Colds and flu

Updated 13 March 2013

Saudi man dies from Sars-like virus

A Sars-like virus that has struck in Britain and the Middle East has claimed a new victim in Saudi Arabia, bringing the global toll from the mystery illness to nine, the World Health Organisation said Tuesday.

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A Sars-like virus that has struck in Britain and the Middle East has claimed a new victim in Saudi Arabia, bringing the global toll from the mystery illness to nine, the World Health Organisation said Tuesday.

The United Nations agency said the Saudi health ministry informed it that a 39-year-old man, who developed symptoms on February 24 and was hospitalised four days later, died on March 2.

"Preliminary investigation indicated that the patient had no contact with previously reported cases," the WHO said in a statement. "Other potential exposures are under investigation."

Novel coronavirus - known in health jargon as nCoV - was first detected in the middle of last year.

Including the latest victim, a total of 15 cases have now been reported.

Nine people died in Saudi Arabia,Jordan and Britain

The nine fatalities have been clustered in Saudi Arabia, Jordan and Britain. In the latter country, it affected a family, one of the members of which had visited the Middle East and Pakistan.

On Tuesday the WHO reiterated calls on its member states to remain vigilant for cases of severe acute respiratory infections and to carefully review any unusual patterns.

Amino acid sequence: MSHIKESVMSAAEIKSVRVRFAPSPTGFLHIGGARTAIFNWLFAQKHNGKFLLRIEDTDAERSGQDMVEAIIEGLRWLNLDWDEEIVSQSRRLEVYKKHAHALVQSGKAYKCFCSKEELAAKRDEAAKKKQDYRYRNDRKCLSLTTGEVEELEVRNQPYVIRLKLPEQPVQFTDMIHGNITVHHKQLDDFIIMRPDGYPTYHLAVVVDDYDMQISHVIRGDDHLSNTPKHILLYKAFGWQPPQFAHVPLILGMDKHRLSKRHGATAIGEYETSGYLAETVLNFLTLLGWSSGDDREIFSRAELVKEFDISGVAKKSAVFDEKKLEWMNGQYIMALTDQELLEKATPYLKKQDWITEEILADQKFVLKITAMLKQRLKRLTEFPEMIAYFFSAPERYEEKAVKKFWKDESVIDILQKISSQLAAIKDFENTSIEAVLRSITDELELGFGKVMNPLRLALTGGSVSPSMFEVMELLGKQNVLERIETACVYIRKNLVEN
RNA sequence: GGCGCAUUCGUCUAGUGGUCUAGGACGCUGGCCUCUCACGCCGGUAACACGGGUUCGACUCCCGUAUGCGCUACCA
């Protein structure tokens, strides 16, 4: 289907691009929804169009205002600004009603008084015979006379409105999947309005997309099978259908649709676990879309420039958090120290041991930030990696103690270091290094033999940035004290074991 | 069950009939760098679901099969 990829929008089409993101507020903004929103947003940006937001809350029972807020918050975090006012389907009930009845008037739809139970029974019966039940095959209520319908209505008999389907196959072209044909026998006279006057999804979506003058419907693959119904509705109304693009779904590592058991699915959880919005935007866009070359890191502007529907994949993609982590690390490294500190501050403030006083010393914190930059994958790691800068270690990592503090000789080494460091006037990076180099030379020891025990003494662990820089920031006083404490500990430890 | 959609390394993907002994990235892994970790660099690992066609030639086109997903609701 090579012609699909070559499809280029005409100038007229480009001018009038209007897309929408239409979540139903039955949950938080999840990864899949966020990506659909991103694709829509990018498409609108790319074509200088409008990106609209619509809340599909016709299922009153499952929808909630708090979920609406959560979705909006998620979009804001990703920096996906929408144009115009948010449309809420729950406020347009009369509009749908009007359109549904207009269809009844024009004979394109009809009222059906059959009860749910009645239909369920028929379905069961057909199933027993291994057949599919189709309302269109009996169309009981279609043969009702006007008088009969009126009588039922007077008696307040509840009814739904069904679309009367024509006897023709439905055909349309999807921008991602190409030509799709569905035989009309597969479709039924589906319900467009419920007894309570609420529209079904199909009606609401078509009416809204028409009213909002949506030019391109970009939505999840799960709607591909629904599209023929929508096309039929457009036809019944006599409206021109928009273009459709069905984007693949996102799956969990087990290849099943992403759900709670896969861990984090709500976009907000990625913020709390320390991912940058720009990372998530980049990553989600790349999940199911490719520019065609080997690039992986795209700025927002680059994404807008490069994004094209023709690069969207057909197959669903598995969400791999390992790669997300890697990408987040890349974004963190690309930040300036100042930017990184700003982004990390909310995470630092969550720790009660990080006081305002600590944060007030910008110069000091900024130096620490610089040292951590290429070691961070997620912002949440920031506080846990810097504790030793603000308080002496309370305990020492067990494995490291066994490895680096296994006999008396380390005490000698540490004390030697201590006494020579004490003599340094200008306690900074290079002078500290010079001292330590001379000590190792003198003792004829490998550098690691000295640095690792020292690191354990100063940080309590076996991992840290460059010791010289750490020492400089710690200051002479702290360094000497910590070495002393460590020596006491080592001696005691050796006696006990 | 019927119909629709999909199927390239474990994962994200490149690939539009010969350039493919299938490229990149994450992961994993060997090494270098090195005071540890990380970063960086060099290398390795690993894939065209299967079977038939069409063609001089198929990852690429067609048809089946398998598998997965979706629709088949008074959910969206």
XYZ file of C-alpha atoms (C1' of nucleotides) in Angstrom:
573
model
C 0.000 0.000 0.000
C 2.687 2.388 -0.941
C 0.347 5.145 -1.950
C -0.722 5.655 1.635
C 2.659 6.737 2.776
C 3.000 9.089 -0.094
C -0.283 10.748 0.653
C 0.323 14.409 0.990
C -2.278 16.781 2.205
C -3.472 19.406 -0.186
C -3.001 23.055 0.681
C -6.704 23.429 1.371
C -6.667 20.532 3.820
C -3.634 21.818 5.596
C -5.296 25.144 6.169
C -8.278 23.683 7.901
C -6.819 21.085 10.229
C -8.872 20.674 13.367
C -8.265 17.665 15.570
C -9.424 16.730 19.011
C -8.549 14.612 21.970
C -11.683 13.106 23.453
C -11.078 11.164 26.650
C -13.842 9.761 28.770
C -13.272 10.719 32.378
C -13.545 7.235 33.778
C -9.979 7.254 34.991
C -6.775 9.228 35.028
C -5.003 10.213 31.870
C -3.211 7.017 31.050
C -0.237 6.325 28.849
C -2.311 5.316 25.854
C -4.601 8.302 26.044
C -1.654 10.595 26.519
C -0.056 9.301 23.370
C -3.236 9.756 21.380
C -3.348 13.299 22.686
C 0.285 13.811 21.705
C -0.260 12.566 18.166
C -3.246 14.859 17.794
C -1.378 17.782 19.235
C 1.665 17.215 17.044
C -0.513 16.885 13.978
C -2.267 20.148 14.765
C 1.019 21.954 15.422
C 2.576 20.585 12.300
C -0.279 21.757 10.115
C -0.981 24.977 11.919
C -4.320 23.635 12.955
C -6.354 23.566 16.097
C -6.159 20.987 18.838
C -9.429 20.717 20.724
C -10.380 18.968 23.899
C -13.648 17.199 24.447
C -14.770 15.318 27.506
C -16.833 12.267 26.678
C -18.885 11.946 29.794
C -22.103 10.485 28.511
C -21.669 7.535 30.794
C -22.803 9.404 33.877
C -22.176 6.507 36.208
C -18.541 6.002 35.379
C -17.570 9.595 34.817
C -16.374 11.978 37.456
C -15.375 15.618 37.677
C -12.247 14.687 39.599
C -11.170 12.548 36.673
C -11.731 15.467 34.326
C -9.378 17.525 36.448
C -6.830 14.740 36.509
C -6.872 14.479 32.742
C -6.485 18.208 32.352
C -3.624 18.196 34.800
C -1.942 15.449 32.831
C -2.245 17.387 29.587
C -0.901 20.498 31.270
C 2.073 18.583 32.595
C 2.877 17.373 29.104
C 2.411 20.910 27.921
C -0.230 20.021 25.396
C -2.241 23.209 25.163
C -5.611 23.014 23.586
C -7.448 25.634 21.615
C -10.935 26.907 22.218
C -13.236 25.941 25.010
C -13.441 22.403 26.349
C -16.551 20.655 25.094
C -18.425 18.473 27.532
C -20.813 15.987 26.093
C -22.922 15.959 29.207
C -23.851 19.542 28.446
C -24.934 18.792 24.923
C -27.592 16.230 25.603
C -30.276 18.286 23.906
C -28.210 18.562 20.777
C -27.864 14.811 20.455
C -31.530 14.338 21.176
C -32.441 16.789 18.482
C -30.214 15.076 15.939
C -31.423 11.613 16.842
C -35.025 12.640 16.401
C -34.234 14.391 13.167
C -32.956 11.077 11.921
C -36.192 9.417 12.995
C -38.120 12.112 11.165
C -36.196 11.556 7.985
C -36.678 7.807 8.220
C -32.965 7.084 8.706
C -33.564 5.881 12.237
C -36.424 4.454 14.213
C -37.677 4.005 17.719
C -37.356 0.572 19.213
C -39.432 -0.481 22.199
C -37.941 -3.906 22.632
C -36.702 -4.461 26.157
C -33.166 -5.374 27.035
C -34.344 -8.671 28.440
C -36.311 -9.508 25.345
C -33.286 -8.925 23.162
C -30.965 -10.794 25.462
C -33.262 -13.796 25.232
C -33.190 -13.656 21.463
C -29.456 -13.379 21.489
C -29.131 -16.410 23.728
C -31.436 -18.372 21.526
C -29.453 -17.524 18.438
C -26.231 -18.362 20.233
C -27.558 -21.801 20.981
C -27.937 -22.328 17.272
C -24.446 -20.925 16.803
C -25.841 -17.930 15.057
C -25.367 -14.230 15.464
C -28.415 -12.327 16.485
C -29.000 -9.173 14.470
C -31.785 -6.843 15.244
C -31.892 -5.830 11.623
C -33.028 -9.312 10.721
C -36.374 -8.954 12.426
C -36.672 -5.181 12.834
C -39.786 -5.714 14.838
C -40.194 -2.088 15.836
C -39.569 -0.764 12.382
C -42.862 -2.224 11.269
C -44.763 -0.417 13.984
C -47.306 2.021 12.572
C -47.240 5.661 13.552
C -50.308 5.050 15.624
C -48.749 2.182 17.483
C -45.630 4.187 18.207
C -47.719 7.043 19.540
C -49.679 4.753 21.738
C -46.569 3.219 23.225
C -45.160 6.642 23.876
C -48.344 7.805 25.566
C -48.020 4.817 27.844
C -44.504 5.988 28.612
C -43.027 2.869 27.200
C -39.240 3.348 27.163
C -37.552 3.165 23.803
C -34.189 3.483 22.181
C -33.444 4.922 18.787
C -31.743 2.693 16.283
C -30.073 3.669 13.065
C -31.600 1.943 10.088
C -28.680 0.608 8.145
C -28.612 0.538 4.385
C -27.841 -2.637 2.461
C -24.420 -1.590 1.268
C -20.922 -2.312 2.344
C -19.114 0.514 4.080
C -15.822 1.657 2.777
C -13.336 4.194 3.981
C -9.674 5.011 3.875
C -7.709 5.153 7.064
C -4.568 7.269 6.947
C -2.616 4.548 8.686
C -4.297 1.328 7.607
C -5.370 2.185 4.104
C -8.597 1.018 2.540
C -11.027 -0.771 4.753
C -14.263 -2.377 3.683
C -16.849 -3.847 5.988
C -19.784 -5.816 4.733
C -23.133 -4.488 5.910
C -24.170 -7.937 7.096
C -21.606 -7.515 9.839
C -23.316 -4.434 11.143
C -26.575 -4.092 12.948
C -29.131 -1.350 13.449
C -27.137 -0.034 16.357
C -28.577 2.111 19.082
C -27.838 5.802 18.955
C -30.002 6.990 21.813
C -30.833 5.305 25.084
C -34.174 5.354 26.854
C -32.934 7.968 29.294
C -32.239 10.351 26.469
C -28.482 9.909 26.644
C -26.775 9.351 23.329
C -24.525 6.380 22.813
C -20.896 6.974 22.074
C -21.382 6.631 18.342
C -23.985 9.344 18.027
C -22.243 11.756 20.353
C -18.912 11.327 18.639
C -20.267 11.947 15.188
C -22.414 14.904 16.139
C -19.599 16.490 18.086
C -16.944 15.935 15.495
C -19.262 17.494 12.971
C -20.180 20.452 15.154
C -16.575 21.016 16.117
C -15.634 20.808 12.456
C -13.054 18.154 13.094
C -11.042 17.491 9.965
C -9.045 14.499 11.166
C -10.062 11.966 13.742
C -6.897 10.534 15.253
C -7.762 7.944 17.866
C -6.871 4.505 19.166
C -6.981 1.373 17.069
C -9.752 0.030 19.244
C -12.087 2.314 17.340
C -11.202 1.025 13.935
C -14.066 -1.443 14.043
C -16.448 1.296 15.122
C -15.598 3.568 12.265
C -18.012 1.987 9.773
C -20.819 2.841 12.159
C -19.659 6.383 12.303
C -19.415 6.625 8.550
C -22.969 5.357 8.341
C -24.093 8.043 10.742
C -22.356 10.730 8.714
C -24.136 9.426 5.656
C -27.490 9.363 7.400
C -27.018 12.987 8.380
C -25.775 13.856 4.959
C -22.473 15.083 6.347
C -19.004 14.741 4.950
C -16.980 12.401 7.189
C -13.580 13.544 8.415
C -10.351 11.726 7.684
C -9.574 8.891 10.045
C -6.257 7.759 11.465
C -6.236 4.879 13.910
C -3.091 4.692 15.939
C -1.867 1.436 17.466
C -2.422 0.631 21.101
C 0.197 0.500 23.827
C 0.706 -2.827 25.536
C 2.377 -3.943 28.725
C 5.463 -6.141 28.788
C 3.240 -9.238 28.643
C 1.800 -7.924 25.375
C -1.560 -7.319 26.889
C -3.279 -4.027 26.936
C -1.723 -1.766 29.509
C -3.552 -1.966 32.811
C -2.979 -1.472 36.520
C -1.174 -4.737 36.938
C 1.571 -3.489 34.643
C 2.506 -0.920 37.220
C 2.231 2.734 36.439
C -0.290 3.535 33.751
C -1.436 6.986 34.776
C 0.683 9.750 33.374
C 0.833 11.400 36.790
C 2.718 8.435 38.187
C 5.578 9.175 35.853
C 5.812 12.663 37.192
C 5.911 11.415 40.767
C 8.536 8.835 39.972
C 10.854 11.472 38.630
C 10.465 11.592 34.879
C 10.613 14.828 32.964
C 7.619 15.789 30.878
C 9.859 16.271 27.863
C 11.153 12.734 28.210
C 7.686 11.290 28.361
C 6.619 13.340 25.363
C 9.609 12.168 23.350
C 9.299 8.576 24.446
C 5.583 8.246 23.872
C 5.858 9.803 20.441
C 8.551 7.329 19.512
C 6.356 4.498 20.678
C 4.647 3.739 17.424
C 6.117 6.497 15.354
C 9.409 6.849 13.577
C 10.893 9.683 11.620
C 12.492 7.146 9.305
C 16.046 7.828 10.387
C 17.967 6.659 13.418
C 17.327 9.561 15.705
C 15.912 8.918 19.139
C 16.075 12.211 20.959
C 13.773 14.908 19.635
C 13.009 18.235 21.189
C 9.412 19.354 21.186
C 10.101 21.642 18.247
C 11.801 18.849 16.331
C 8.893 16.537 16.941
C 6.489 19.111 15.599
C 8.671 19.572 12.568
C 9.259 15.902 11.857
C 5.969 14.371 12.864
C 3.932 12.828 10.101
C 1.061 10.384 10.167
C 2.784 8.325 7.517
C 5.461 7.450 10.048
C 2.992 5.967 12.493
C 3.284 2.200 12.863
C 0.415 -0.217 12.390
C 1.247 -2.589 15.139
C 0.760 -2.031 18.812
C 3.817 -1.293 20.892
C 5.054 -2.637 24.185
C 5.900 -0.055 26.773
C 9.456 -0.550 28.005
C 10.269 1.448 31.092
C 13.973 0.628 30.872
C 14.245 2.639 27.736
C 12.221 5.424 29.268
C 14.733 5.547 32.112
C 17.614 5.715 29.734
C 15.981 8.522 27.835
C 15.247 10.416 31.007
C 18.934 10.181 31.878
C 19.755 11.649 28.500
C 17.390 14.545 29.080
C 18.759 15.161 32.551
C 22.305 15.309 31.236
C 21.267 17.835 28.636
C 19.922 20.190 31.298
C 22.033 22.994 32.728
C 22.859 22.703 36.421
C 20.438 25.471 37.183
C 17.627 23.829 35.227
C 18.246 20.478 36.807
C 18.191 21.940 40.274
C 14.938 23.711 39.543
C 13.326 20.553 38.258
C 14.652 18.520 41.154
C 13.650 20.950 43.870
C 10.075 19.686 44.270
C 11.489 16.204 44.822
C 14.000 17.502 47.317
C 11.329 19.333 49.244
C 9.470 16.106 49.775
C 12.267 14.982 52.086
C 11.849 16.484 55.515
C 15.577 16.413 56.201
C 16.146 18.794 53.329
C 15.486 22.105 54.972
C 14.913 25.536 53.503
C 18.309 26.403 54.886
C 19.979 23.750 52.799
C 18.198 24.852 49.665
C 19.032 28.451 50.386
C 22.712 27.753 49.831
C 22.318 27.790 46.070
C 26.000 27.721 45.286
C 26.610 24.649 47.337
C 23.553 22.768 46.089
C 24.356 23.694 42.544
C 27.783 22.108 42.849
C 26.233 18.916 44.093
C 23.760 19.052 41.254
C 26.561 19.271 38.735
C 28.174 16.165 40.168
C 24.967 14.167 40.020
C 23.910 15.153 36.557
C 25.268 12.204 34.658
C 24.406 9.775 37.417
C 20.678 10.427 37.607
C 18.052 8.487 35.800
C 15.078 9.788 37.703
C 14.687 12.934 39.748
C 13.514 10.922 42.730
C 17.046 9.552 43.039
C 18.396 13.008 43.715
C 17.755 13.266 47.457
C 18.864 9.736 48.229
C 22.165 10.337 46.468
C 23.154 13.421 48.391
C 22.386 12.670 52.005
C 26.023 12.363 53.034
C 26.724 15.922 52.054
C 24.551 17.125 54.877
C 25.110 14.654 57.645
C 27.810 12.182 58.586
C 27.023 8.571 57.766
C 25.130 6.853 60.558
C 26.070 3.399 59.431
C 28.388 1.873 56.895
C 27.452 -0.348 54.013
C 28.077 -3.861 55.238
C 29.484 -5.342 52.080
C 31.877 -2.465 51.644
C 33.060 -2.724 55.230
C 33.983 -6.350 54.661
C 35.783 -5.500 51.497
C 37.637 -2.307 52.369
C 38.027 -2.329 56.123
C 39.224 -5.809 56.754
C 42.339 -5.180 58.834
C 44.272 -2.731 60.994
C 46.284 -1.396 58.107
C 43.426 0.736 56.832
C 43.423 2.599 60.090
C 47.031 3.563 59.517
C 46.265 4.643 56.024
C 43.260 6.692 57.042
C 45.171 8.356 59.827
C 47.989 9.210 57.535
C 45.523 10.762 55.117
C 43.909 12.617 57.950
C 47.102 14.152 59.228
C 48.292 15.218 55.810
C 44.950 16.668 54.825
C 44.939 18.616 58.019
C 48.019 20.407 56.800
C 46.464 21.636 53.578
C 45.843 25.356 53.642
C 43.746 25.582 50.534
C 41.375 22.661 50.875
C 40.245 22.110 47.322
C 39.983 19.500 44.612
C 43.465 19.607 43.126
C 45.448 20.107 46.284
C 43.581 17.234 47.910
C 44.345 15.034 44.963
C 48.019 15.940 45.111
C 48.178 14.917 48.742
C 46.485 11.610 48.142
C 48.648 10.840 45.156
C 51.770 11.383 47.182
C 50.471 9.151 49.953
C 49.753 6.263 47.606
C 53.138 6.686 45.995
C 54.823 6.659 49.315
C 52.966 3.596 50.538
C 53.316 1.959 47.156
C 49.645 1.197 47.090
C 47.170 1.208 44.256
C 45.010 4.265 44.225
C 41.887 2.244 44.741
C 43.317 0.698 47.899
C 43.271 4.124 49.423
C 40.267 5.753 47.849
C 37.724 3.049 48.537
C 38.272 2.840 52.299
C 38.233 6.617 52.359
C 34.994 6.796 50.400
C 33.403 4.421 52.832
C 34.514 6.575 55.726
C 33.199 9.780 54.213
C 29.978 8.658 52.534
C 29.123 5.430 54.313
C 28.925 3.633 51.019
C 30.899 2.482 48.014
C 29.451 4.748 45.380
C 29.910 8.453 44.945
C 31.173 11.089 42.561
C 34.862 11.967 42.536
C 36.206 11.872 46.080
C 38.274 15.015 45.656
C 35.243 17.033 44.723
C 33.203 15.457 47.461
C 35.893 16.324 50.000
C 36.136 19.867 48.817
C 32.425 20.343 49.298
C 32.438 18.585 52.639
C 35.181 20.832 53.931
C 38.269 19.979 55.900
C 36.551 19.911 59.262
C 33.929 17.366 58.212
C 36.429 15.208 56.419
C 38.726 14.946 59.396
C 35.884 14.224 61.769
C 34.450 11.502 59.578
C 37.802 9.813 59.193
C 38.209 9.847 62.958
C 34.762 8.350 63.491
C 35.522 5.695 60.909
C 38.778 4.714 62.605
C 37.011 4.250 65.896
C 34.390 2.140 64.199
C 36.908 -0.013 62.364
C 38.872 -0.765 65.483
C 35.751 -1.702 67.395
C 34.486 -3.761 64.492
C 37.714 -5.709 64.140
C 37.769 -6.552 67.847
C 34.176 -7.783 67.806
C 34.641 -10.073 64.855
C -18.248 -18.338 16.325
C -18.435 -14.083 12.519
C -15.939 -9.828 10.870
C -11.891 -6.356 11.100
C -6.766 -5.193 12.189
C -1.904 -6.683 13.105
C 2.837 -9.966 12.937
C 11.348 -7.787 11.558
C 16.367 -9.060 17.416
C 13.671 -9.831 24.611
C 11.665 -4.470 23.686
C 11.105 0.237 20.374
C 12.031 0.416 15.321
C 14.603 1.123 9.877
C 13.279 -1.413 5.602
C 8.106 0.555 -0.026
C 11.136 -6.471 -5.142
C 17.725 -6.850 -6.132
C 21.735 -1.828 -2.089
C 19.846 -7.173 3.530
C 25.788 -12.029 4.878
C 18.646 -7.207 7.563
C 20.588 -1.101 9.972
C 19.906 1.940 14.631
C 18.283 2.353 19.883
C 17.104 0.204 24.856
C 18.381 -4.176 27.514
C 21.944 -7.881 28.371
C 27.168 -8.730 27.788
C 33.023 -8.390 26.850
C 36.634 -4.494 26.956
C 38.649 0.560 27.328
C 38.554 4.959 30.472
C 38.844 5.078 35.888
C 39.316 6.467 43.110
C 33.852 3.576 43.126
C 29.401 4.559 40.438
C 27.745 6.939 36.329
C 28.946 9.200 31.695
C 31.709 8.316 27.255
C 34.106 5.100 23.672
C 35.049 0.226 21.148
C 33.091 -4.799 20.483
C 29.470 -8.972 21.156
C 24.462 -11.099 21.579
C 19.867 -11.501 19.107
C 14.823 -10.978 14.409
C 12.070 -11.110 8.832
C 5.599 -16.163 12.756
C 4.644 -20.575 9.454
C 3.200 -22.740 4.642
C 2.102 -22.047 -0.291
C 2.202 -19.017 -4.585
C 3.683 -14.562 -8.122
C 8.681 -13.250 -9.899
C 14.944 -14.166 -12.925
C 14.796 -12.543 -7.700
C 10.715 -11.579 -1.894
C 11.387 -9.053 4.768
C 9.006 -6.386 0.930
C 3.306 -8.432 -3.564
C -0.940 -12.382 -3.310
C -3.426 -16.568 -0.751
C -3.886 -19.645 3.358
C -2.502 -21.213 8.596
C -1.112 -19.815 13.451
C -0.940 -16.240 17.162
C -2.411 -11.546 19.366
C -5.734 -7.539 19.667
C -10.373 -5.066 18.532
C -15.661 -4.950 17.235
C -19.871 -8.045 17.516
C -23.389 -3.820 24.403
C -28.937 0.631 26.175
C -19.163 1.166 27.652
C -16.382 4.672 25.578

"The WHO is currently working with international experts and countries where cases have been reported to assess the situation and review recommendations for surveillance and monitoring," it said.

Member states should promptly assess and notify WHO of any new case of infection with nCoV, along with information about potential exposures that may have resulted in infection, it added.

"The WHO does not advise special screening at points of entry with regard to this event nor does it recommend that any travel or trade restrictions be applied," it said.

Coronaviruses cause most common colds and pneumonia, but are also to blame for unusual conditions such as severe acute respiratory syndrome, better known by its acronym Sars.

A SARS epidemic killed more than 800 people when it swept out of China in 2003, sparking a major international health scare.

The new virus however is different from Sars, especially in that it causes rapid kidney failure.

 

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Flu expert

Dr Heidi van Deventer completed her MBChB (Bachelor of Medicine and Bachelor of Surgery) degree in 2004 at the University of Stellenbosch.
She has additional training in ACLS (Advanced Cardiac Life Support) and PALS (Paediatric Advanced Life Support) as well as biostatistics and epidemiology.

Dr Van Deventer is currently working as a researcher at the Desmond Tutu Tuberculosis Centre at the University of Stellenbosch.

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